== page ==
National Fisherman

ANCHORAGE — A state judge ruled in favor of the Alaska Department of Fish and Game in the lawsuit regarding the 2013 Cook Inlet salmon fisheries.

The Cook Inlet Fisherman's Fund, or CIFF, sued the Alaska Department of Fish and Game in July 2013, asserting that fisheries managers did not follow Cook Inlet salmon management plans appropriately that year and caused harm to commercial fishermen.

After hearing oral argument May 29, Judge Andrew Guidi granted the state's motion for summary judgment June 2. He wrote in his final decision that there was no evidence that ADFG had "exceeded its authority in executing the emergency plan promulgated by the Alaska Board of Fisheries. Specifically, the Fund has failed to articulate any concrete way in which the Department overstepped its management authority other than the claim — already rejected on motion for preliminary injunction — that the Fund's fishermen were entitled to 51 hours of extra fishing time by law."

Read the full story at Peninsula Clarion>>

National Fisherman Live

National Fisherman Live: 3/10/15

In this episode, Online Editor Leslie Taylor talks with Mike McLouglin, vice president of Dunlop Industrial and Protective Footwear.

National Fisherman Live: 2/24/15

In this episode:

March date set for disaster aid dispersal
Oregon LNG project could disrupt fishing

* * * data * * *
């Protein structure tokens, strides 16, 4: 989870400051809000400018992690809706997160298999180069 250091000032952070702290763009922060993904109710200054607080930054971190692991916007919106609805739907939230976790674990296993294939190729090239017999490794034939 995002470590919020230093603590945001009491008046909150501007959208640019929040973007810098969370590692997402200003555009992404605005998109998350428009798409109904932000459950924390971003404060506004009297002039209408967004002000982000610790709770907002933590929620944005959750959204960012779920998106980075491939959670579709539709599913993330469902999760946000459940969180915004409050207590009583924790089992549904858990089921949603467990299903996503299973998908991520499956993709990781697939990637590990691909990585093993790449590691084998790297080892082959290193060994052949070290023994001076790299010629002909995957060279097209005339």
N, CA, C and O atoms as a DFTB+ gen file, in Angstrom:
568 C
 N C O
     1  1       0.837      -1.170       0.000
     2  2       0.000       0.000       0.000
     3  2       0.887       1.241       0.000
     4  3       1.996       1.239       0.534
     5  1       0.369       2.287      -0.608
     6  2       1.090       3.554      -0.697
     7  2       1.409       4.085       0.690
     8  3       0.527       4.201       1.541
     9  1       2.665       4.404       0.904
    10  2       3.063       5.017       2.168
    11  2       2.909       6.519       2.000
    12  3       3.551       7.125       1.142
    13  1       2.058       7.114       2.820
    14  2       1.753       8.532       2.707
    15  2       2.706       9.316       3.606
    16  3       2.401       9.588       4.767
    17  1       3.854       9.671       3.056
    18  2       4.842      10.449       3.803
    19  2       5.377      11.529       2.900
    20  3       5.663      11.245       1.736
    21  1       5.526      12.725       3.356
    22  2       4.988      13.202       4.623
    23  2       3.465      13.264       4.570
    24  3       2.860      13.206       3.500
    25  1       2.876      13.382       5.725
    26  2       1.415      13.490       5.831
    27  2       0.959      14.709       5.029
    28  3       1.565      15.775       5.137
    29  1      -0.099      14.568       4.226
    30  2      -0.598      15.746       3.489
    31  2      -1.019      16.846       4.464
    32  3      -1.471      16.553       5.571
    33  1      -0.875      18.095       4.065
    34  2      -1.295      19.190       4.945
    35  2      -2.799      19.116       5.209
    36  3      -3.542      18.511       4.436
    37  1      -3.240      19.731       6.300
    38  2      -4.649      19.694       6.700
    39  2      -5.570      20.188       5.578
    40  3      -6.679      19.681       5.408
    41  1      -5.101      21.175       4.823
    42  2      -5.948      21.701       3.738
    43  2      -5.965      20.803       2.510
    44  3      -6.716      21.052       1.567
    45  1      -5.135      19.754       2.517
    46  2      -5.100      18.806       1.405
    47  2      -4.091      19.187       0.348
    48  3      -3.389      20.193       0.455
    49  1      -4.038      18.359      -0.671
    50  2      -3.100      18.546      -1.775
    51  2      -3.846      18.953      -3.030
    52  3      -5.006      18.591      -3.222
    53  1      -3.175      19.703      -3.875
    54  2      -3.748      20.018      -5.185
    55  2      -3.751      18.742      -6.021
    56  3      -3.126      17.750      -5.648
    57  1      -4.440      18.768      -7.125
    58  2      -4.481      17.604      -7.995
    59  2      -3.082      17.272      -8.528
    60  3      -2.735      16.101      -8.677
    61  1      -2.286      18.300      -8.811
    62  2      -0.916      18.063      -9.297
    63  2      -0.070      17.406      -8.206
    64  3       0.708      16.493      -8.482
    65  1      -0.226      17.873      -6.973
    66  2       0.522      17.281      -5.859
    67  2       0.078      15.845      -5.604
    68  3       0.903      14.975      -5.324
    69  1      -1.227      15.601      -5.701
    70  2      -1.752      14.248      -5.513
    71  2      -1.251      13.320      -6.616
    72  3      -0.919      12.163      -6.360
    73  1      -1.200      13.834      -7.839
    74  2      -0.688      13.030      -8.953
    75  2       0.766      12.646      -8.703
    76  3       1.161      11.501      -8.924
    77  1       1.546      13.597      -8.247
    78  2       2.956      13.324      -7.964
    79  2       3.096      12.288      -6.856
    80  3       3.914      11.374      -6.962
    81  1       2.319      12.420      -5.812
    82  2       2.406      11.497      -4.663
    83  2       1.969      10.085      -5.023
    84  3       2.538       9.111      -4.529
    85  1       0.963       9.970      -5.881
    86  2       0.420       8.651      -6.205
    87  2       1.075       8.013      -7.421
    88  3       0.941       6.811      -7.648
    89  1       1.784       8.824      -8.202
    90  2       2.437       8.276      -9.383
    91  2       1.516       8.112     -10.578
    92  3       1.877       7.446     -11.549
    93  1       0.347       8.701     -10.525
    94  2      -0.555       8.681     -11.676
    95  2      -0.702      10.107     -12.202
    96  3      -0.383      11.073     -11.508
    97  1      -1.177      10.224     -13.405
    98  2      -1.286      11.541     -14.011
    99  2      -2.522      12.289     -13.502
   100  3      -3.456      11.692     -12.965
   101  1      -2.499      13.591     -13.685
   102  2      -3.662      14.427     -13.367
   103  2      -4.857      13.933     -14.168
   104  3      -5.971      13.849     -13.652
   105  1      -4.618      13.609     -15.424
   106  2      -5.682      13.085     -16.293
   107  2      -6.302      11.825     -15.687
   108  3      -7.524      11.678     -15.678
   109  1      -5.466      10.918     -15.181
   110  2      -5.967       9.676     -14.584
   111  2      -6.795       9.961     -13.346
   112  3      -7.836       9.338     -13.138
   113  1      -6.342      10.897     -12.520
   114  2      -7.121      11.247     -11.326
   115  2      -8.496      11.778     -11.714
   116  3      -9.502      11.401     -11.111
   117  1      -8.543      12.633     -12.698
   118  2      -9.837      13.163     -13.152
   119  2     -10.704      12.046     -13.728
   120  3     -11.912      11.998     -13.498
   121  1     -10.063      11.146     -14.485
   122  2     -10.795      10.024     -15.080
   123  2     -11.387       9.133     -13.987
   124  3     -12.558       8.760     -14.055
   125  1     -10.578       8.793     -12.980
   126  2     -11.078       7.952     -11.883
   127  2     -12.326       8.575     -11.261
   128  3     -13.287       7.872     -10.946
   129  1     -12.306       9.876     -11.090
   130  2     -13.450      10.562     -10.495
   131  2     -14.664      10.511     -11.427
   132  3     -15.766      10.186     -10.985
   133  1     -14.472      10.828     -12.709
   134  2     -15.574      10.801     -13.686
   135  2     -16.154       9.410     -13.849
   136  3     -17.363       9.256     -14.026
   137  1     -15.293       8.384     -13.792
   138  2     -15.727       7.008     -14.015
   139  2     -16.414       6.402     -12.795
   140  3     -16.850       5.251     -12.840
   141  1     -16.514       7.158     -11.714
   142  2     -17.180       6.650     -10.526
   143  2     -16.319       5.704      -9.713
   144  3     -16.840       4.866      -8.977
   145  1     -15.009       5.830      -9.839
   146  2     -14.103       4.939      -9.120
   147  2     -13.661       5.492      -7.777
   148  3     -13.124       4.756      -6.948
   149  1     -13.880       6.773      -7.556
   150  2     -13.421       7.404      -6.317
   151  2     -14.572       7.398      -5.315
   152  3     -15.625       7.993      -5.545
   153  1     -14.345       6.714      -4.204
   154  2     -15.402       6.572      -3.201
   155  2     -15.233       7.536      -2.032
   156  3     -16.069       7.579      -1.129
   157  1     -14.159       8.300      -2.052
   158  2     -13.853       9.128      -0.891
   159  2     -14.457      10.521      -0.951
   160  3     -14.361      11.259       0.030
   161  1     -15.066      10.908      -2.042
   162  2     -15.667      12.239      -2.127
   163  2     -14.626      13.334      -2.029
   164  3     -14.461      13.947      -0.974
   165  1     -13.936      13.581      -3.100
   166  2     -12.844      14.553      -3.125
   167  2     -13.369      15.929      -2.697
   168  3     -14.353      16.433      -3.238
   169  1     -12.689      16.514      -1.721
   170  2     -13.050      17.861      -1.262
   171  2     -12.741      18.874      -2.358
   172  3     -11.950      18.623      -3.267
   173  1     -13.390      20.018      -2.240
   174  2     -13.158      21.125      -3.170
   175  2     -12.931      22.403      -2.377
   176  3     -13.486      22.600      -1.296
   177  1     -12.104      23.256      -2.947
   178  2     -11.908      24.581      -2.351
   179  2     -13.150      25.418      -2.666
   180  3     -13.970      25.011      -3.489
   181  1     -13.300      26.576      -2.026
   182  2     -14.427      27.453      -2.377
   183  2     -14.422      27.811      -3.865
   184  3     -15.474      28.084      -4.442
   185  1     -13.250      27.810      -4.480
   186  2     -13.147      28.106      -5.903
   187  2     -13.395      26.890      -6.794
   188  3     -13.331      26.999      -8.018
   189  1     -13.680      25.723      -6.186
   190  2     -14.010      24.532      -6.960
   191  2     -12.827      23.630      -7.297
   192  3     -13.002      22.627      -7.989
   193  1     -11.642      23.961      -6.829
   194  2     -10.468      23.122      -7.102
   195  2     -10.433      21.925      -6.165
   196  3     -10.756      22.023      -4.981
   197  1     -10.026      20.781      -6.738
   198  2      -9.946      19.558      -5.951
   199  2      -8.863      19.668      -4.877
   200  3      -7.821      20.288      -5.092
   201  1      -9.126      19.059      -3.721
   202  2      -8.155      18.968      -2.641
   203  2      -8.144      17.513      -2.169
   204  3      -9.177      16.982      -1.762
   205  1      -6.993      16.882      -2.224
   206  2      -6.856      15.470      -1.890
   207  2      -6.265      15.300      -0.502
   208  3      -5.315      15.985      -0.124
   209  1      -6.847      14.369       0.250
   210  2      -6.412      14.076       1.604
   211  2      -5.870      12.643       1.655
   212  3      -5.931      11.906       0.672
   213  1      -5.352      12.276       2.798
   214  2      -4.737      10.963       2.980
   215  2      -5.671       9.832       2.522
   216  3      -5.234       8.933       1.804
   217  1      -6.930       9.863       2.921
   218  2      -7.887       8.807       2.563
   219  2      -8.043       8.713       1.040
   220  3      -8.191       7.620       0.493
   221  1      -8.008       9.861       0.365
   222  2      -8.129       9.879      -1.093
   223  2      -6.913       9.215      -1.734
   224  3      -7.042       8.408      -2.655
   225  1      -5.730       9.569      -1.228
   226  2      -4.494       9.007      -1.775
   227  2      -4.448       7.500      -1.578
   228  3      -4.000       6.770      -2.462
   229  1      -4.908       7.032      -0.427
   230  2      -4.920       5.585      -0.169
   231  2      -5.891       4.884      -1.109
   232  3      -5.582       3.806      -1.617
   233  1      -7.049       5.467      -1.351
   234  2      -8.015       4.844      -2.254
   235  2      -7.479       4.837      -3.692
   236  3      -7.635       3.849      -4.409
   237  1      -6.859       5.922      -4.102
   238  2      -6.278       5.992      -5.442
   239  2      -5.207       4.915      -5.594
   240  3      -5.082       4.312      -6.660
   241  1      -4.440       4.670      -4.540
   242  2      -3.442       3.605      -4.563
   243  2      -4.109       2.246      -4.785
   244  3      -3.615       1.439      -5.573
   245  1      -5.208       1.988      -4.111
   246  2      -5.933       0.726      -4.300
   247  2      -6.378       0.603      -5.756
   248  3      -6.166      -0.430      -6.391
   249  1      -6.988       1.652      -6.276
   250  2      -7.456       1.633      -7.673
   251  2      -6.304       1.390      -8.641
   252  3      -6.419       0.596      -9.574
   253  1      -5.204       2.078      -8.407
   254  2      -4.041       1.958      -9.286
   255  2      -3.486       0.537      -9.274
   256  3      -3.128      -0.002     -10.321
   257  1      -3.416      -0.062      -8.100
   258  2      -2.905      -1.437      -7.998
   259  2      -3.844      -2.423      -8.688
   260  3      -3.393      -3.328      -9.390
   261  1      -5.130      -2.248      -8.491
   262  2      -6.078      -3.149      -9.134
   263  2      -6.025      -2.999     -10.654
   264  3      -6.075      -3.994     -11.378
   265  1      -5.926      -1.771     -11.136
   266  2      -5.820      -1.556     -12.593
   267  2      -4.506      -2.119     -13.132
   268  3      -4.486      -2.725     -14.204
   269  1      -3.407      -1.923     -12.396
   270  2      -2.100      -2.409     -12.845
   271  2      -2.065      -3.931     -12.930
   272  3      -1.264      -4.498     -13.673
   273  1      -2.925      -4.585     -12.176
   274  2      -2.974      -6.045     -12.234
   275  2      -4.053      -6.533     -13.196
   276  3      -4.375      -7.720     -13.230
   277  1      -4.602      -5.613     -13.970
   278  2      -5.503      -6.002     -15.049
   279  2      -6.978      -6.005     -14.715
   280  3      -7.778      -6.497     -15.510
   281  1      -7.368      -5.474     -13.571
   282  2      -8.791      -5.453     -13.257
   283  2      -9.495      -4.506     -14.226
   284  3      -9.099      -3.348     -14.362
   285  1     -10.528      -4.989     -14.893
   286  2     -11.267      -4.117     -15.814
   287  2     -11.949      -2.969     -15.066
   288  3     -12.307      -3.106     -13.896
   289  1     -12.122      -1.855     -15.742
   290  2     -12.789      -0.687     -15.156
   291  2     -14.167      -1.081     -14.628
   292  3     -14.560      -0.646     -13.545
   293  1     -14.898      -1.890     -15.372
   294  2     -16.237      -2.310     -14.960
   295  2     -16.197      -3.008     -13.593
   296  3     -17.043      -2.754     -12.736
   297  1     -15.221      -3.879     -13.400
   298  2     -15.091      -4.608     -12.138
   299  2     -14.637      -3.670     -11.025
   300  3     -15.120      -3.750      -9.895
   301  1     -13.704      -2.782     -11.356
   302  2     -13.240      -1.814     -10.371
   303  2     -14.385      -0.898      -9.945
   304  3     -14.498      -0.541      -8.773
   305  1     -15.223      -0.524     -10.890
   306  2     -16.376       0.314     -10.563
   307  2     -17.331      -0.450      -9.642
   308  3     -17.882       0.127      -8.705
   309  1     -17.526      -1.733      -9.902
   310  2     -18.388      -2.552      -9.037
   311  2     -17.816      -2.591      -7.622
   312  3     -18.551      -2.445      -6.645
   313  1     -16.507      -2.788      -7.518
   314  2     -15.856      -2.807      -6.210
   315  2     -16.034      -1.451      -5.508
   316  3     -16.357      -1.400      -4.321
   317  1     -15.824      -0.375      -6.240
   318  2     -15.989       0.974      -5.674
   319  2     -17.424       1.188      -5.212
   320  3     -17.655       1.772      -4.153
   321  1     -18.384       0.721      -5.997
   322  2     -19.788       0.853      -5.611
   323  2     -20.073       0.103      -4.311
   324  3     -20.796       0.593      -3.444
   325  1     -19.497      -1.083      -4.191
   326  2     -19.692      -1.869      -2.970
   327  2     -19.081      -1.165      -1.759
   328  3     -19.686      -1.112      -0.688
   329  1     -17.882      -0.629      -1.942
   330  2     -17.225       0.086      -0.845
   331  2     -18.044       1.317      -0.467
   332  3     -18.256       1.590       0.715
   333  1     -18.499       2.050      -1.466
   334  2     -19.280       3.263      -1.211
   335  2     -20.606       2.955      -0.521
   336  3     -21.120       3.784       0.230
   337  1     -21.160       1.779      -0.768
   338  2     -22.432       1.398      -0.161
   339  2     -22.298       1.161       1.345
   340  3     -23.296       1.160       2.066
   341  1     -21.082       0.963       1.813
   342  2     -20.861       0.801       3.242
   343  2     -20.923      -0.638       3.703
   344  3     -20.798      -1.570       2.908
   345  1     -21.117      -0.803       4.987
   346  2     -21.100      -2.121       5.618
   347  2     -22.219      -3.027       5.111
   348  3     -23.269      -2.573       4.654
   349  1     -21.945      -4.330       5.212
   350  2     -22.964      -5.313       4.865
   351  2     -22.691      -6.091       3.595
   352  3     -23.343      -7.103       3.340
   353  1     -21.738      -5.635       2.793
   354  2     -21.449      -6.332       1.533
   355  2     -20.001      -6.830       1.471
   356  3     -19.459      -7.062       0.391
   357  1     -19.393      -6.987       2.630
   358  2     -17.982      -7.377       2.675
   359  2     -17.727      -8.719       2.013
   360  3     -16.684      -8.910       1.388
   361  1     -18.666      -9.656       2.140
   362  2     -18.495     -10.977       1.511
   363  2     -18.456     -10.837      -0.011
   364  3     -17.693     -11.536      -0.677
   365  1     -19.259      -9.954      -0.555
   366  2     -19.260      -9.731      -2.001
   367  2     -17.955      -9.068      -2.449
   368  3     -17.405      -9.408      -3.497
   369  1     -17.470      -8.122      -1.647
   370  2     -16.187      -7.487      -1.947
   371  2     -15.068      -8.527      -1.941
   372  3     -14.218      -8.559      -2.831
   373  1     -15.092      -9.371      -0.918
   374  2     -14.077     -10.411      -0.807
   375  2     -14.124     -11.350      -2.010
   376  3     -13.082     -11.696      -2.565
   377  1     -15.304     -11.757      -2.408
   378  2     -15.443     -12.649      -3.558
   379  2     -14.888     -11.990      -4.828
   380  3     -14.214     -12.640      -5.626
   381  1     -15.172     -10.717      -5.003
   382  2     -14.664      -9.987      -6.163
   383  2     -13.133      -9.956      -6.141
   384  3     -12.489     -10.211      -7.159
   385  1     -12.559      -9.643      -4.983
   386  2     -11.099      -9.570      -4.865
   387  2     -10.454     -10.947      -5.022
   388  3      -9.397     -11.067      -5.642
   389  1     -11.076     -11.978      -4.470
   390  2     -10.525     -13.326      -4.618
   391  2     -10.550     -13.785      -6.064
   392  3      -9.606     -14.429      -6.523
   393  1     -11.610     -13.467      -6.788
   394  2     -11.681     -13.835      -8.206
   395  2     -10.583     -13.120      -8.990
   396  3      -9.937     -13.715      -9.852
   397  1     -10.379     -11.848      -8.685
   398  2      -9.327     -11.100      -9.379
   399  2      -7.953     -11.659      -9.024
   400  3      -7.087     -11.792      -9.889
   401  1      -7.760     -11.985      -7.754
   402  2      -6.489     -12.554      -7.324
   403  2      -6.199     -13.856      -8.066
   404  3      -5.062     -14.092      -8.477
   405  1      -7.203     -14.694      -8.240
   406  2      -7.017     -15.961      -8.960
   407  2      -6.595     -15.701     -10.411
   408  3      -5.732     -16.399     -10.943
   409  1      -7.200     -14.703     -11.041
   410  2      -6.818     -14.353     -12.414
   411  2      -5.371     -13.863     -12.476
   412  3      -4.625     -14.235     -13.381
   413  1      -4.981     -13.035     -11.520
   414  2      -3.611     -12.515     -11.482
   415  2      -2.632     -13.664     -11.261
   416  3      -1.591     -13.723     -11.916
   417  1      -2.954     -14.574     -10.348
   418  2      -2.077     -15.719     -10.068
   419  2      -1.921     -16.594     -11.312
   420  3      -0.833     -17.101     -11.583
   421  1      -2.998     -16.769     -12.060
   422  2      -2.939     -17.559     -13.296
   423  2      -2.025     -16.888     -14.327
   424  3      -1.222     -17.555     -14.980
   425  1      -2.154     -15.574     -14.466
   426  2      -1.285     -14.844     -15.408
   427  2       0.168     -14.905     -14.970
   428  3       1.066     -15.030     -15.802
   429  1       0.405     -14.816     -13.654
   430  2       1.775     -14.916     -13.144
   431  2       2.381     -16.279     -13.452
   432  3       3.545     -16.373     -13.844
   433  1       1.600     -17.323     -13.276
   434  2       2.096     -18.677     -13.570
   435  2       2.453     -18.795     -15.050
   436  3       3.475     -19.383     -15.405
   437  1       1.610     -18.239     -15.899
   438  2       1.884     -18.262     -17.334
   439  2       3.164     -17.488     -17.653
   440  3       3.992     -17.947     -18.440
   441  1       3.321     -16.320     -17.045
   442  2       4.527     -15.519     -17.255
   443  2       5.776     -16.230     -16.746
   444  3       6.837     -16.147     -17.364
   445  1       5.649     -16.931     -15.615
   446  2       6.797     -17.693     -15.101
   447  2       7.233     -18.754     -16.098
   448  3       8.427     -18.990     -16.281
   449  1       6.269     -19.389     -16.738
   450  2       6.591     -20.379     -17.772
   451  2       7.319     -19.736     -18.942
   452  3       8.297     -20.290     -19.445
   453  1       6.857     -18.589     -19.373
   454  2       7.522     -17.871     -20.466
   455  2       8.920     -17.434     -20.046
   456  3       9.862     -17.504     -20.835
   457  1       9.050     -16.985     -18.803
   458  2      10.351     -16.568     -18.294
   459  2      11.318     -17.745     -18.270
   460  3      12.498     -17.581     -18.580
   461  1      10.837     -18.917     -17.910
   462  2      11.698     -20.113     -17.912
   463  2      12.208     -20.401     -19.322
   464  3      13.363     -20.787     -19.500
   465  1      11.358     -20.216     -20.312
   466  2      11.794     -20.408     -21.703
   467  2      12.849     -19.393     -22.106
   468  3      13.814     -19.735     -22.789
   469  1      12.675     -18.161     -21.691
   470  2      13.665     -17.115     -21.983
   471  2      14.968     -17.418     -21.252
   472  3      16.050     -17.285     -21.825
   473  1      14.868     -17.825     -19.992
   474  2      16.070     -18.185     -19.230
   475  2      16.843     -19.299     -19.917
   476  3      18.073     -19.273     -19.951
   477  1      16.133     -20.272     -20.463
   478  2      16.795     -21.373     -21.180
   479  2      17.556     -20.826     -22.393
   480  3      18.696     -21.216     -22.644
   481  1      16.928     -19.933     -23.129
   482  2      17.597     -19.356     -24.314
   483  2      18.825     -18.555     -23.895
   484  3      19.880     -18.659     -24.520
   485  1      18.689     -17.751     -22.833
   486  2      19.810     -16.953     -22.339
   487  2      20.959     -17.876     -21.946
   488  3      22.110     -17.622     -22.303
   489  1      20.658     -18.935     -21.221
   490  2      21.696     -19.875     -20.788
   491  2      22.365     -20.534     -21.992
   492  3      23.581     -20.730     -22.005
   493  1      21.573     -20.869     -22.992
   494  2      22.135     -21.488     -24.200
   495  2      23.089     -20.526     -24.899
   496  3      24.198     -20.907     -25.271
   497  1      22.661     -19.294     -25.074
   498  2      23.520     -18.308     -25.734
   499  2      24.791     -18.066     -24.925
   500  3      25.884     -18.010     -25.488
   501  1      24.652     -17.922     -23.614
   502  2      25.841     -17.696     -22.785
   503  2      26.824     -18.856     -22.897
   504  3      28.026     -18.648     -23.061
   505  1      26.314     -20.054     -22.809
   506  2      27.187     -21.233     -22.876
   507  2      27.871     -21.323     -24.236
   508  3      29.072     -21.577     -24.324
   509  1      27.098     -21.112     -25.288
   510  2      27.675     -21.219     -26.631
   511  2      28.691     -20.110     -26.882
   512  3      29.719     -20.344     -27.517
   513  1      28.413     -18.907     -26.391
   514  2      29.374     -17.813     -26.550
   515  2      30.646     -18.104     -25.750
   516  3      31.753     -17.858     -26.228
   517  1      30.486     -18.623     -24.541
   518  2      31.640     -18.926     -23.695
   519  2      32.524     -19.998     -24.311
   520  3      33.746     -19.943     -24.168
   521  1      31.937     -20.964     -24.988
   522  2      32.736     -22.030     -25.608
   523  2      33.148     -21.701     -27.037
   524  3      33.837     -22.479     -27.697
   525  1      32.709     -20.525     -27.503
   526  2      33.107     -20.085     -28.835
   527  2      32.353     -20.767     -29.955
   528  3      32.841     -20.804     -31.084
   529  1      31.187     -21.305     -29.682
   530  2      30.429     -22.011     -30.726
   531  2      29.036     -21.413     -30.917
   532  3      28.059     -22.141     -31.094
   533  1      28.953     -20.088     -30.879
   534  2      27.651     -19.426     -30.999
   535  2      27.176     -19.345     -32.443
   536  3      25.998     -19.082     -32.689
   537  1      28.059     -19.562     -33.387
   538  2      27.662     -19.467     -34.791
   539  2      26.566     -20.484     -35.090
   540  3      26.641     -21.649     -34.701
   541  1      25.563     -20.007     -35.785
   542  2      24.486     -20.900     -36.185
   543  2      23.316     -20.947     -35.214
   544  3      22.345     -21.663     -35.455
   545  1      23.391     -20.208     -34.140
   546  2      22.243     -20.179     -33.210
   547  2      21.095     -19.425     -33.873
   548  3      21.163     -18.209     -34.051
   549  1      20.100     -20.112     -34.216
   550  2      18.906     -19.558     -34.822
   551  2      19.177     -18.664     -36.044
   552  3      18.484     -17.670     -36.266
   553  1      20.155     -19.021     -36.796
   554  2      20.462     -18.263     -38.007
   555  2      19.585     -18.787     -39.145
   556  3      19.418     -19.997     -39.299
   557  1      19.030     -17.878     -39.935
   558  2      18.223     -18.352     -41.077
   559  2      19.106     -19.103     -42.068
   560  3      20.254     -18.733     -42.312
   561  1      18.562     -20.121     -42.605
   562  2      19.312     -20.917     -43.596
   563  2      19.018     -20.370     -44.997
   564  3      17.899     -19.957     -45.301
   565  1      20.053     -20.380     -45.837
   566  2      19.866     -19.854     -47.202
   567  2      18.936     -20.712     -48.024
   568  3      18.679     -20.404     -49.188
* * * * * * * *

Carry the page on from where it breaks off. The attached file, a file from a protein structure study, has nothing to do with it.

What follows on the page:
NOAA tweaks gear marking requirement
N.C. launches first commercial/recreational dock
Spiny lobster traps limits not well received

Inside the Industry

NMFS announced two changes in regulations that apply to federal fishing permit holders starting Aug. 26.

First, they have eliminated the requirement for vessel owners to submit “did not fish” reports for the months or weeks when their vessel was not fishing.

Some of the restrictions for upgrading vessels listed on federal fishing permits have also been removed.

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Alaskans will meet with British Columbia’s Minister of Energy and Mines, Bill Bennett, when he visits Juneau next week and will ask him to support an international review of mine developments in northwest British Columbia, upstream from Southeast Alaska along the Taku, Stikine and Unuk transboundary rivers.

Some Alaska fishing and environmental groups believe an international review is the best way to develop specific, binding commitments to ensure clean water, salmon, jobs and traditional and customary practices are not harmed by British Columbia mines and that adequate financial assurances are in place up front to cover long-term monitoring and compensation for damages.

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